16.2.1. Insecticide resistance

Insecticide resistance is the result of selection of individuals that are predisposed genetically to survive an insecticide. Tolerance, the ability of an individual to survive an insecticide, implies nothing about the basis of survival. Over the past few decades more than 500 species of arthropod pests have developed resistance to one or more insecticides (Fig. 16.2).

The tobacco or silverleaf whitefly (Box 16.1), the Colorado potato beetle (Box 16.5), and the diamond-back moth (see discussion of Bt in section 16.5.2) are resistant to virtually all chemicals available for control. Chemically based pest control of these and many other pests may soon become virtually ineffectual because many show cross- or multiple resistance. Cross-resistance is the phenomenon of a resistance mechanism for one insecticide giving tolerance to another. Multiple resistance is the occurrence in a single insect population of more than one defense mechanism against a given compound. The difficulty of distinguishing cross-resistance from multiple resistance presents a major challenge to research on insecticide resistance. Mechanisms of insecticide resistance include:

  • increased behavioral avoidance, as some insecticides, such as neem and pyrethroids, can repel insects;
  • physiological changes, such as sequestration (deposition of toxic chemicals in specialized tissues), reduced cuticular permeability (penetration), or accelerated excretion;
  • biochemical detoxification (called metabolic resistance) mediated by specialized enzymes;
  • increased tolerance as a result of decreased sensitivity to the presence of the insecticide at its target site (called target-site resistance).

The tobacco budworm, Heliothis virescens (Lepidoptera: Noctuidae), a major pest of cotton in the USA, exhibits behavioral, penetration, metabolic, and target-site resistance. Phytophagous insects, especially polyphagous ones, frequently develop resistance more rapidly than their natural enemies. Polyphagous herbivores may be preadapted to evolve insecticide resistance because they have general detoxifying mechanisms for secondary compounds encountered among their host plants. Certainly, detoxification of insecticidal chemicals is the most common form of insecticide resistance. Furthermore, insects that chew plants or consume non-vascular cell contents appear to have a greater ability to evolve pesticide resistance compared with phloem- and xylem-feeding species. Resistance has developed also under field conditions in some arthropod natural enemies (e.g. some lacewings, parasitic wasps, and predatory mites), although few have been tested. Intraspecific variability in insecticide tolerances has been found among certain populations subjected to differing insecticide doses.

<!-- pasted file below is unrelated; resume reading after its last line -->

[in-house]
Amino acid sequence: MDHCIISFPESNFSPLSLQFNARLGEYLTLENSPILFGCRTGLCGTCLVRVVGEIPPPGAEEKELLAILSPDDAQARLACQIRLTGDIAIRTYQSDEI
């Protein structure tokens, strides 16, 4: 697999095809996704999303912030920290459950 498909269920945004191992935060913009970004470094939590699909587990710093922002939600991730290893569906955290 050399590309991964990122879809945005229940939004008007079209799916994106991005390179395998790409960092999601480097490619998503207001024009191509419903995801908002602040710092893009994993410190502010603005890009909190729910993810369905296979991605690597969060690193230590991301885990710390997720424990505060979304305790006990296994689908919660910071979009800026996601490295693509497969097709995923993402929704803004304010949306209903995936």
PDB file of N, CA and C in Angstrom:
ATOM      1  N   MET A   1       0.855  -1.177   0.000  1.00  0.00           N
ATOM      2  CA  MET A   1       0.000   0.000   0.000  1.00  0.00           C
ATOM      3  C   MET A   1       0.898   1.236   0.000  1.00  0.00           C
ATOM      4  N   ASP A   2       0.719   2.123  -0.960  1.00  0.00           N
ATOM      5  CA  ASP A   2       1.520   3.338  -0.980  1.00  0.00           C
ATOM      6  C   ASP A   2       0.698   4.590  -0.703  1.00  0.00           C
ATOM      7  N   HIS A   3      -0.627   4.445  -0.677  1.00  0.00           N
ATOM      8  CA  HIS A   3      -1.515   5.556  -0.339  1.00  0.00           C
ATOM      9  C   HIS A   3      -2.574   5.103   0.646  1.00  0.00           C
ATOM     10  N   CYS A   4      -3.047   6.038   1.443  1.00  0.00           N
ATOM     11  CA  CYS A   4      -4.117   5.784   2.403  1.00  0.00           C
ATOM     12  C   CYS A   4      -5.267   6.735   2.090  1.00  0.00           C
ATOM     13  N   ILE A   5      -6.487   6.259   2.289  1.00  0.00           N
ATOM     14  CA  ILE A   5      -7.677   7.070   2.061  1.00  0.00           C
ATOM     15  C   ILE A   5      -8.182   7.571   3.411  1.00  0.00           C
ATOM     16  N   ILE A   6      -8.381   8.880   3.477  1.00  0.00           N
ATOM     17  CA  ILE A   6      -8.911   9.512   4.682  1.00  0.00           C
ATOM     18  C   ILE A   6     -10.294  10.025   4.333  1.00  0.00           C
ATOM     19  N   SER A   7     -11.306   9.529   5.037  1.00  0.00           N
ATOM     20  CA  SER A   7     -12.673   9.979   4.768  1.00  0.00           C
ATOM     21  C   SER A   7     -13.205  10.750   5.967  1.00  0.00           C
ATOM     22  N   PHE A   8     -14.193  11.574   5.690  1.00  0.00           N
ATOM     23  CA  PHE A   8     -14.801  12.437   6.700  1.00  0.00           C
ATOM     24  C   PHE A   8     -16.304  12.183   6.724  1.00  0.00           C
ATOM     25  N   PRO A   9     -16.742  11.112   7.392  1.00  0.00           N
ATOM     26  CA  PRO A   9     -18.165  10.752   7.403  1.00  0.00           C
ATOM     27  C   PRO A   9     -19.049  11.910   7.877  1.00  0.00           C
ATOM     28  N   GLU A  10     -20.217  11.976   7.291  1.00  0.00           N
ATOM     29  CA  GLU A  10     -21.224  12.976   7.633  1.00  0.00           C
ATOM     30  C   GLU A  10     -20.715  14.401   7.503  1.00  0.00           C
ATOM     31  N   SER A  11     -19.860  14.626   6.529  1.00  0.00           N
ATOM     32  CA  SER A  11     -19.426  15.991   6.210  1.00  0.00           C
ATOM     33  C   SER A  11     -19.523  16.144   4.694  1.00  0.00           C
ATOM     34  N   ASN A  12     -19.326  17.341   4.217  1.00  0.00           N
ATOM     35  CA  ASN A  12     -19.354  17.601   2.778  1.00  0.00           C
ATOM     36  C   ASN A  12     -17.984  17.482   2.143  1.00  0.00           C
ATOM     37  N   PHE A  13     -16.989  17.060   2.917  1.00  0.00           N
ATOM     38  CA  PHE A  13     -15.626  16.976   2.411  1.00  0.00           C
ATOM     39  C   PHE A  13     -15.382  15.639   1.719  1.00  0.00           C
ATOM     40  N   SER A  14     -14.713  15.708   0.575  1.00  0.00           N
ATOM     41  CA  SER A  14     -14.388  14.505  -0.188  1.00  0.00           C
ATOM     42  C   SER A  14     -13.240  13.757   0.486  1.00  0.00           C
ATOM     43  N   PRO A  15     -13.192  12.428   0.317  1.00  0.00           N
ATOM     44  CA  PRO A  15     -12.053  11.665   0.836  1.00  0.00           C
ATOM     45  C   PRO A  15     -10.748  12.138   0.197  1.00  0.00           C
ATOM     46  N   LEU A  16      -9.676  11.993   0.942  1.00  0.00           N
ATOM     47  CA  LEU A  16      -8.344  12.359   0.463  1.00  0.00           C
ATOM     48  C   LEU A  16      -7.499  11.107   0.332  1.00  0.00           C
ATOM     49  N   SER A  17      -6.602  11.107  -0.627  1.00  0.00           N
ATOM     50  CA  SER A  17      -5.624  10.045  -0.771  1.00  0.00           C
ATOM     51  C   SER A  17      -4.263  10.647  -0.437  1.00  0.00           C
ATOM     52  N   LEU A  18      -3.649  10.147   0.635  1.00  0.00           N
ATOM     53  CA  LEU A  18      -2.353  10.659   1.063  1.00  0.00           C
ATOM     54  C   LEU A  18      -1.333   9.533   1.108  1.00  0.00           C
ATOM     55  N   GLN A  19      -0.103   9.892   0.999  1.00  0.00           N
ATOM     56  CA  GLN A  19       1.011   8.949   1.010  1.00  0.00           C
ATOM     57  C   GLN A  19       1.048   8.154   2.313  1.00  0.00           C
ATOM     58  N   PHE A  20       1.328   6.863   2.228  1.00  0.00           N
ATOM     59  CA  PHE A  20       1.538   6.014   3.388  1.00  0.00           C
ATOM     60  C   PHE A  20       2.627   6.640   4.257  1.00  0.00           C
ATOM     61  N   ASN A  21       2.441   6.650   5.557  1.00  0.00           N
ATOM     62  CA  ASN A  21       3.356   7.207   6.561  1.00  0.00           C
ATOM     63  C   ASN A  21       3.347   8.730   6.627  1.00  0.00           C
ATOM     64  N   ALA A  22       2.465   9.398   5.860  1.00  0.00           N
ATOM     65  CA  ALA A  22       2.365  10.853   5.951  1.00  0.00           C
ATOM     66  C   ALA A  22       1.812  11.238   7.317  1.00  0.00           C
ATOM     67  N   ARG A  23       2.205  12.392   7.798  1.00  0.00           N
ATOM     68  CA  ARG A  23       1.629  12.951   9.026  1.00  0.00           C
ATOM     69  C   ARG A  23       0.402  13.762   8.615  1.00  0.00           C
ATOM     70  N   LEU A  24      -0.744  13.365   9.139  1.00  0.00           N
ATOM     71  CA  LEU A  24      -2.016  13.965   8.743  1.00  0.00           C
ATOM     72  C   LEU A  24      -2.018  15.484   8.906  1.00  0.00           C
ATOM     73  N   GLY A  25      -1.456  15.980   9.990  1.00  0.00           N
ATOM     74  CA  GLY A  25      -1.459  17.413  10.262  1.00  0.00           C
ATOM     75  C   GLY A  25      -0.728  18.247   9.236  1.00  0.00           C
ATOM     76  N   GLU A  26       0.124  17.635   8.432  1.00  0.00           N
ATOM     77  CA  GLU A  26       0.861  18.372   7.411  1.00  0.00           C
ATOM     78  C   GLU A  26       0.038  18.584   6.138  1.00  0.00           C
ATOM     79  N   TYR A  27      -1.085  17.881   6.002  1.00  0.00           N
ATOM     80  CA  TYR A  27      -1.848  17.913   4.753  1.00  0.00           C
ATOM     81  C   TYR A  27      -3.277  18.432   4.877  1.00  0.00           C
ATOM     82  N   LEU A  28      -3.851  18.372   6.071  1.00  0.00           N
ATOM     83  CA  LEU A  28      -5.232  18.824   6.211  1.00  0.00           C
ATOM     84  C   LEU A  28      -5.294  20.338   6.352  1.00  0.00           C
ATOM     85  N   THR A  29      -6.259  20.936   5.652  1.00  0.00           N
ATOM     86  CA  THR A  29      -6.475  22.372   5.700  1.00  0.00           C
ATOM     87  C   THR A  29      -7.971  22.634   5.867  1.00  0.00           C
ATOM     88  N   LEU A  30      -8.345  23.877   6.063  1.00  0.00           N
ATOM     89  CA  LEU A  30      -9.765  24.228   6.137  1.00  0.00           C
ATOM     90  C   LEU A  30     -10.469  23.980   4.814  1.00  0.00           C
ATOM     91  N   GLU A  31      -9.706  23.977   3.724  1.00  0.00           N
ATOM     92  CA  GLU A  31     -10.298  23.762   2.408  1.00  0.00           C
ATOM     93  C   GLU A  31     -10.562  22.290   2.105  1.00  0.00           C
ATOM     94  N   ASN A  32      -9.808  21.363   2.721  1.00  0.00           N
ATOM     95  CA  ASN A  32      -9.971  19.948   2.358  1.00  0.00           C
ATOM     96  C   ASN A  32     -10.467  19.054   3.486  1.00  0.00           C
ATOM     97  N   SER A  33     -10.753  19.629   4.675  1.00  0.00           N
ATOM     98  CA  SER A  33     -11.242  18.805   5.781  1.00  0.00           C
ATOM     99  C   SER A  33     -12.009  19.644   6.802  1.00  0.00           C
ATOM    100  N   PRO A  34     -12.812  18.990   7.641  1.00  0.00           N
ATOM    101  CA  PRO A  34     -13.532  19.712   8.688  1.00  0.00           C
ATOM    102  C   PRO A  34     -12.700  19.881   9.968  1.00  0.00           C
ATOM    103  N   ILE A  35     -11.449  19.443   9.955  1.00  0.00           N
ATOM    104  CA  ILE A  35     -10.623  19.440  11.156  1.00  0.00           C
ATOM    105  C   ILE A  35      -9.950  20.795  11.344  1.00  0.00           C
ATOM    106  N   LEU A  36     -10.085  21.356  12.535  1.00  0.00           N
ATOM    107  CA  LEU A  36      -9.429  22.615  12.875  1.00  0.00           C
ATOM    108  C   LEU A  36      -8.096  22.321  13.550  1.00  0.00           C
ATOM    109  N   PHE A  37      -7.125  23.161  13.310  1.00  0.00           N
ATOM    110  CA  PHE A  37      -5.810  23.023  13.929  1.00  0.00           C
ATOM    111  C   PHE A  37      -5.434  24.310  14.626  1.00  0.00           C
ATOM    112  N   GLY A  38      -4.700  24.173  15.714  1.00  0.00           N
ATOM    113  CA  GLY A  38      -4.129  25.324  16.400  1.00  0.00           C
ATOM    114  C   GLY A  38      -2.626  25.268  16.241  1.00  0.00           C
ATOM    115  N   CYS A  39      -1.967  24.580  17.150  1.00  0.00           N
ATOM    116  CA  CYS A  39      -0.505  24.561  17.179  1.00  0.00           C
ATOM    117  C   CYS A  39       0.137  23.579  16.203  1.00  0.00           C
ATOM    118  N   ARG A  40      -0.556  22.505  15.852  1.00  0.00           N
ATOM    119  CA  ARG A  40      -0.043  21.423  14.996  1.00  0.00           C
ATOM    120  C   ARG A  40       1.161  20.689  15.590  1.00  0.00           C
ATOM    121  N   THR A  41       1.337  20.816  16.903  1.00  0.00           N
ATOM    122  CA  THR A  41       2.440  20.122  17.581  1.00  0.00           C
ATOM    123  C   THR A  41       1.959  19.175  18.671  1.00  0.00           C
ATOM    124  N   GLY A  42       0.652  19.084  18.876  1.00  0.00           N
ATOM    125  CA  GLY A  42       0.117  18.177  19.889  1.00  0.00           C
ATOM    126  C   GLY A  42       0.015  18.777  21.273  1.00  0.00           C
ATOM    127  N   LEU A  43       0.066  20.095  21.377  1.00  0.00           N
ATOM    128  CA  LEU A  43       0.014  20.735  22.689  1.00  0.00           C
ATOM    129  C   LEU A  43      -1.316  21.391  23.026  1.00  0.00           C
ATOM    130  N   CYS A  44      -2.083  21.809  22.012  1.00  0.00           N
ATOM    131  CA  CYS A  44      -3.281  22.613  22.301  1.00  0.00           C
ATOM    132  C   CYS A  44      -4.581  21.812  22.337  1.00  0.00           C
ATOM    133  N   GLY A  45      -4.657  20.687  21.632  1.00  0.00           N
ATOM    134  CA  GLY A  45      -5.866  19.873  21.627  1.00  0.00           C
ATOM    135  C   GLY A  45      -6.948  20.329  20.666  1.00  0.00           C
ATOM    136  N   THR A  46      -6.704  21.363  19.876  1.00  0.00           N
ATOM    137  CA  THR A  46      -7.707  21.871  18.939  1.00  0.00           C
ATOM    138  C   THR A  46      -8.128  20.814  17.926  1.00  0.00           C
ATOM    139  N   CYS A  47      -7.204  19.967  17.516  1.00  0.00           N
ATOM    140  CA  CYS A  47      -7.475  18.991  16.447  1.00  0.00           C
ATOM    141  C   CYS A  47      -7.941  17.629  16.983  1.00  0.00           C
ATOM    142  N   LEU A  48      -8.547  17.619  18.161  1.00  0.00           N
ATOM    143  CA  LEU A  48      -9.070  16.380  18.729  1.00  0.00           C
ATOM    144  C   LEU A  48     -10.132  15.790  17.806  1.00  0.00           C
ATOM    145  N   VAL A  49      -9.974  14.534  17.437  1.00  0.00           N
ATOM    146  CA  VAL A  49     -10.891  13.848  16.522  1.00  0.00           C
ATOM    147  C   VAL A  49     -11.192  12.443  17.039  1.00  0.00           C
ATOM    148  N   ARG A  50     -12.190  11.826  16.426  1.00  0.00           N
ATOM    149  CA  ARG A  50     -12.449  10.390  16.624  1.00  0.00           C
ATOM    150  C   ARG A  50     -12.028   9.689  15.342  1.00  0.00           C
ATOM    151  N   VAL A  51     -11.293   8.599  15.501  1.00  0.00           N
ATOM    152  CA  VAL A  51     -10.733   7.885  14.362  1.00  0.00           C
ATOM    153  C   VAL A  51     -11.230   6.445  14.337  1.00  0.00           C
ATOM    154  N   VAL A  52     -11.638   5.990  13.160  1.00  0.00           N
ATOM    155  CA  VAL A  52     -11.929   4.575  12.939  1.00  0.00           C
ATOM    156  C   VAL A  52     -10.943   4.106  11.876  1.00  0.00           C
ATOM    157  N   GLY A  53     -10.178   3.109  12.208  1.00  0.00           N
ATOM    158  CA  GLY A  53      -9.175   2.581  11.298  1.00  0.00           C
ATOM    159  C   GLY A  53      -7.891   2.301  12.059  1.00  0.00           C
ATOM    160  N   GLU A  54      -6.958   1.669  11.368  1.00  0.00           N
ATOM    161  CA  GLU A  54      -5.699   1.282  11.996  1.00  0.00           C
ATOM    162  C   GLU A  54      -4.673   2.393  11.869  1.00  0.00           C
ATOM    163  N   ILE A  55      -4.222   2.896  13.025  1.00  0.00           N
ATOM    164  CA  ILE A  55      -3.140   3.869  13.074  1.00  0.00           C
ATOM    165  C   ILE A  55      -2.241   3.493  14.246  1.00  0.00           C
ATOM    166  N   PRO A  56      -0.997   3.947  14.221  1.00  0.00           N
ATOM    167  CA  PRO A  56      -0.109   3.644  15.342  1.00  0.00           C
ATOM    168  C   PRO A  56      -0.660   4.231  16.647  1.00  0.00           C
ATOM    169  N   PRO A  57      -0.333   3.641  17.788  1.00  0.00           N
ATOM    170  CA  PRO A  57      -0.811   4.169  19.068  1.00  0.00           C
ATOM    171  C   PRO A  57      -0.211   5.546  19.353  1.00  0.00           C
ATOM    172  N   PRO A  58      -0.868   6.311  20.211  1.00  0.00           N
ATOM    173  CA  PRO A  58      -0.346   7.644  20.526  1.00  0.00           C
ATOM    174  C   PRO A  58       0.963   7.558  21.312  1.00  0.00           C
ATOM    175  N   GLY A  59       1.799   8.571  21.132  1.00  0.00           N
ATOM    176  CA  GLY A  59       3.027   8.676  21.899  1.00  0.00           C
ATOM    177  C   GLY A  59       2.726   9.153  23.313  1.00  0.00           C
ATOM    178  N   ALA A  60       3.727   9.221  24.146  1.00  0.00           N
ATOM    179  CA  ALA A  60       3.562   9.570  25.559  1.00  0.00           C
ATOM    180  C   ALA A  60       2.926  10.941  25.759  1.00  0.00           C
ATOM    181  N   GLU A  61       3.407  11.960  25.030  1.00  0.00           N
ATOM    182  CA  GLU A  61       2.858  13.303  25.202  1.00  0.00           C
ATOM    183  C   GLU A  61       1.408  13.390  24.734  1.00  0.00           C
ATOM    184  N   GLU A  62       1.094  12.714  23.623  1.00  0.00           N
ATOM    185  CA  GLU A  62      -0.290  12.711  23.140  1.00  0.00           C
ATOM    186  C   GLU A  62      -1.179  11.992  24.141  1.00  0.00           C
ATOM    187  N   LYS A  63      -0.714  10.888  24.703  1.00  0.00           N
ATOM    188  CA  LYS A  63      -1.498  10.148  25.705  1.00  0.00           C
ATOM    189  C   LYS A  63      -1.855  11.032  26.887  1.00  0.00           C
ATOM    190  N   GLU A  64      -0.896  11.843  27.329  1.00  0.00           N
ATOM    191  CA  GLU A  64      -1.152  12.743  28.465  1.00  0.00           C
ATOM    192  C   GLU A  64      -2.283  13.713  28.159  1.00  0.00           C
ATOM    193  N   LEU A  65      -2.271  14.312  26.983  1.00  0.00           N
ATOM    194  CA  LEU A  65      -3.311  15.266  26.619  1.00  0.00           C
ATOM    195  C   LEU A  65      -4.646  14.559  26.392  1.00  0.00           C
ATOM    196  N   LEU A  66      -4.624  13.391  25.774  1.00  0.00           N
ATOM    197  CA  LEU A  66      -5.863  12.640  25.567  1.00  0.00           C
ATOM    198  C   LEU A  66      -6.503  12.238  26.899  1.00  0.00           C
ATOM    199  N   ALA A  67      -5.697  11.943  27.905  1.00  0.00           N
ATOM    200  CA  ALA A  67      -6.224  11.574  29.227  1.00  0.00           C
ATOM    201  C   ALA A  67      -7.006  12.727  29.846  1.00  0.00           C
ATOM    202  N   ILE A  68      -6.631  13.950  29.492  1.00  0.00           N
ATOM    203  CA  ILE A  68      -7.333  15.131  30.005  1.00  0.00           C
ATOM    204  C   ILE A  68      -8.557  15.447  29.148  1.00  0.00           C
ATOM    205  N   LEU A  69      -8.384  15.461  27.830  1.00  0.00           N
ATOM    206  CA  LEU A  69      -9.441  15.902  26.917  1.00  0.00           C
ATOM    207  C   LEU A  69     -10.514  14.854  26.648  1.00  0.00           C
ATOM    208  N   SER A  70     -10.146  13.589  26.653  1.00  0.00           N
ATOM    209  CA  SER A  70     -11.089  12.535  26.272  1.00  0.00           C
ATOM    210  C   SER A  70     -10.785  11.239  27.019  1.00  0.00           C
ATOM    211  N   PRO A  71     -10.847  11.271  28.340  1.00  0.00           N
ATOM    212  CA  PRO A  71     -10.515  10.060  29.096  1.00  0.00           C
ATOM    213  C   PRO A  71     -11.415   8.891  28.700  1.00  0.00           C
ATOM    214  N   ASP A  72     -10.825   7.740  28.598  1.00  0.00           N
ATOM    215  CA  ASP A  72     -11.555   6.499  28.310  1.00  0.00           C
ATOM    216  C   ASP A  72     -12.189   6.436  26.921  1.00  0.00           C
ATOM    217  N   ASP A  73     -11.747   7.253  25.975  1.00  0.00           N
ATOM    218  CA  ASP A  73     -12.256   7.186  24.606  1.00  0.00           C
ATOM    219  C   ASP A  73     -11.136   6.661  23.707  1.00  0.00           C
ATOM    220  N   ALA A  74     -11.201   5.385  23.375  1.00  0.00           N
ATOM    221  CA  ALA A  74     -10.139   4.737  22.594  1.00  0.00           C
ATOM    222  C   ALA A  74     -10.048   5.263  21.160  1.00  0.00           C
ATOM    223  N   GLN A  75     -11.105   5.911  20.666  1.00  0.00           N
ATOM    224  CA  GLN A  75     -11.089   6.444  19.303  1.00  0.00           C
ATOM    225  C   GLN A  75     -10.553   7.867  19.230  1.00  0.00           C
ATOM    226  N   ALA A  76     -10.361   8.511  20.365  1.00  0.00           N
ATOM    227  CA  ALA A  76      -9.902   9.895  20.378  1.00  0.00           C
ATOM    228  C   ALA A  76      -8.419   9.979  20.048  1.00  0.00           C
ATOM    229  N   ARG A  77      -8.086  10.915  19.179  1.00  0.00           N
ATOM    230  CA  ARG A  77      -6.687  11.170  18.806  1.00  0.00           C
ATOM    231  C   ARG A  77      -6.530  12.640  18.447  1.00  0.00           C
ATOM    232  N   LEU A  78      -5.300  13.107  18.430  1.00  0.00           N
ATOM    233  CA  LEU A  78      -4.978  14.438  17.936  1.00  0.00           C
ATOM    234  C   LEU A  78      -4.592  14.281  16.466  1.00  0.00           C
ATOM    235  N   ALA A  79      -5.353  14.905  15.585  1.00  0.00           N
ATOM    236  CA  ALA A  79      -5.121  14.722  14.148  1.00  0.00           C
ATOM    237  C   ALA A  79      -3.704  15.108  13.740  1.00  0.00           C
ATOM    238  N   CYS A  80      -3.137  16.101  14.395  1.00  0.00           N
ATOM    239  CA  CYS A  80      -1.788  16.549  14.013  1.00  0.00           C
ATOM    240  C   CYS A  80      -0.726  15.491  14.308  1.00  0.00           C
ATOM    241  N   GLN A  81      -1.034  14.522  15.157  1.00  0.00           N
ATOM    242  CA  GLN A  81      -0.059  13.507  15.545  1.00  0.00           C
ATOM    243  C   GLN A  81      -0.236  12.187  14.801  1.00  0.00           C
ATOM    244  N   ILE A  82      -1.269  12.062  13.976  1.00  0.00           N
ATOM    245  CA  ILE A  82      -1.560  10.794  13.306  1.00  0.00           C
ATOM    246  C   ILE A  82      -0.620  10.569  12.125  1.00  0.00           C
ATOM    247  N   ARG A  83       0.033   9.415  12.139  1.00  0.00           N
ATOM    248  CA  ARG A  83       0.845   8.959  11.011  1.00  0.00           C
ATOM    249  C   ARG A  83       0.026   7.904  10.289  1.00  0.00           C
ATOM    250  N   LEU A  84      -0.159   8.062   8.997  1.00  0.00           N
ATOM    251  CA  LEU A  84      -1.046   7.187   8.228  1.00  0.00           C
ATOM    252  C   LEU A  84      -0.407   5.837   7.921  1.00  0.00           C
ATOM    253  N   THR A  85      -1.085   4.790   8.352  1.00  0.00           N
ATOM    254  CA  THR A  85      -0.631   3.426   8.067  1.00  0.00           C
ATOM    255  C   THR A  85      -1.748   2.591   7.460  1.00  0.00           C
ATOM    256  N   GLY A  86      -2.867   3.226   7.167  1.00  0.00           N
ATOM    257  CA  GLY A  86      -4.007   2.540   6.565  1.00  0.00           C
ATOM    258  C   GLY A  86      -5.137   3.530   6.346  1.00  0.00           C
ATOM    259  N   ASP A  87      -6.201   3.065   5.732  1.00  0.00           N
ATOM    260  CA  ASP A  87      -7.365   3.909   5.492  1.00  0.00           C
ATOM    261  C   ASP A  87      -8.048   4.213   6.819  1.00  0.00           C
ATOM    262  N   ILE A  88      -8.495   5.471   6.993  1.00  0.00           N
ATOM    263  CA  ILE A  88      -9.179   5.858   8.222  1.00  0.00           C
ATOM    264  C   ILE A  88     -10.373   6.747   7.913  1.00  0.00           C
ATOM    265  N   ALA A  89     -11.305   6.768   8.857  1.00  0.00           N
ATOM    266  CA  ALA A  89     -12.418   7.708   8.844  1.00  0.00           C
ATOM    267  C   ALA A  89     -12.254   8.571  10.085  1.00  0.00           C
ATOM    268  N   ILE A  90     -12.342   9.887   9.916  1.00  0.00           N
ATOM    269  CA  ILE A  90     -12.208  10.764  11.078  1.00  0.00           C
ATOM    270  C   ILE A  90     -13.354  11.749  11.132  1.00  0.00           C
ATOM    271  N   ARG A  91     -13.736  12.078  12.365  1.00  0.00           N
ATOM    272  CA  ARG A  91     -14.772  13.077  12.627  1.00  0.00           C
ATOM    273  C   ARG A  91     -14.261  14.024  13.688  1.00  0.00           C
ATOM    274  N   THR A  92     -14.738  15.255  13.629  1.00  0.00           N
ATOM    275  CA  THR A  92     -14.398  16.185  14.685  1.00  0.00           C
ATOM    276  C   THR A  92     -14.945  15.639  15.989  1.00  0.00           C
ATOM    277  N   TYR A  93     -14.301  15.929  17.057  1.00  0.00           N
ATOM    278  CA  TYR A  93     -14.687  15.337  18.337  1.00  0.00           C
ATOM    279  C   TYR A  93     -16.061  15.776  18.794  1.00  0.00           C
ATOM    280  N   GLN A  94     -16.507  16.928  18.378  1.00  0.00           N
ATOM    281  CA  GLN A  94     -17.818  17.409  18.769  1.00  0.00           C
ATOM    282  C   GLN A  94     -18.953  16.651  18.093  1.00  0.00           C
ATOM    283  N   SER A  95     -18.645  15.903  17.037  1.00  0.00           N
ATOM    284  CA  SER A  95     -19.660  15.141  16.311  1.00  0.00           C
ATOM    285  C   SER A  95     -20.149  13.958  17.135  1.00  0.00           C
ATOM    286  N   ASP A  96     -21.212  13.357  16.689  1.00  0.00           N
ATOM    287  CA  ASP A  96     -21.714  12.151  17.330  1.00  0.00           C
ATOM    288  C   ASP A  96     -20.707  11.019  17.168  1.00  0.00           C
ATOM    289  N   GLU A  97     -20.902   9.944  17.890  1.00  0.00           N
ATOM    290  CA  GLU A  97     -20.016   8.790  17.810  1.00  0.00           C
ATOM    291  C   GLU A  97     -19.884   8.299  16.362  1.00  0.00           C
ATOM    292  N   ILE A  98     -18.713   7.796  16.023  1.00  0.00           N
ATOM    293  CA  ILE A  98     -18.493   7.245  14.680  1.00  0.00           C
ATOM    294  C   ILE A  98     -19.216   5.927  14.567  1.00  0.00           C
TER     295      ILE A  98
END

Insecticide resistance in the field is based on relatively few or single genes (monogenic resistance), i.e. owing to allelic variants at just one or two loci. Field applications of chemicals designed to kill all individuals lead to rapid evolution of resistance, because strong selection favors novel variants such as a very rare allele for resistance present at a single locus. In contrast, laboratory selection often is weaker, producing polygenic resistance. Single-gene insecticide resistance could be due also to the very specific modes of action of certain insecticides, which allow small changes at the target site to confer resistance.

Management of insecticide resistance requires a pro- gram of controlled use of chemicals with the primary goals of: (i) avoiding or (ii) slowing the development of resistance in pest populations; (iii) causing resistant populations to revert to more susceptible levels; and/or (iv) fostering resistance in selected natural enemies. The tactics for resistance management can involve maintaining reservoirs of susceptible pest insects (either in refuges or by immigration from untreated areas) to promote dilution of any resistant genes, varying the dose or frequency of insecticide applications, using less-persistent chemicals, and/or applying insecticides as a rotation or sequence of different chemicals or as a mixture. The optimal strategy for retarding the evolution of resistance is to use insecticides only when control by natural enemies fails to curtail economic damage. Furthermore, resistance monitoring should be an integral component of management, as it allows the anticipation of problems and assessment of the effectiveness of operational management tactics.

Recognition of the problems discussed above, cost of insecticides, and also a strong consumer reaction to environmentally damaging agronomic practices and chemical contamination of produce have led to the current development of alternative pest control methods. In some countries and for certain crops, chemical controls increasingly are being integrated with, and sometimes replaced by, other methods.

Cumulative increase in the number of arthropod species (mostly insects and mites) known to be resistant to one or more insecticides.
Figures 16.2. Cumulative increase in the number of arthropod species (mostly insects and mites) known to be resistant to one or more insecticides.

(After Bills et al. 2000)

Chapter 16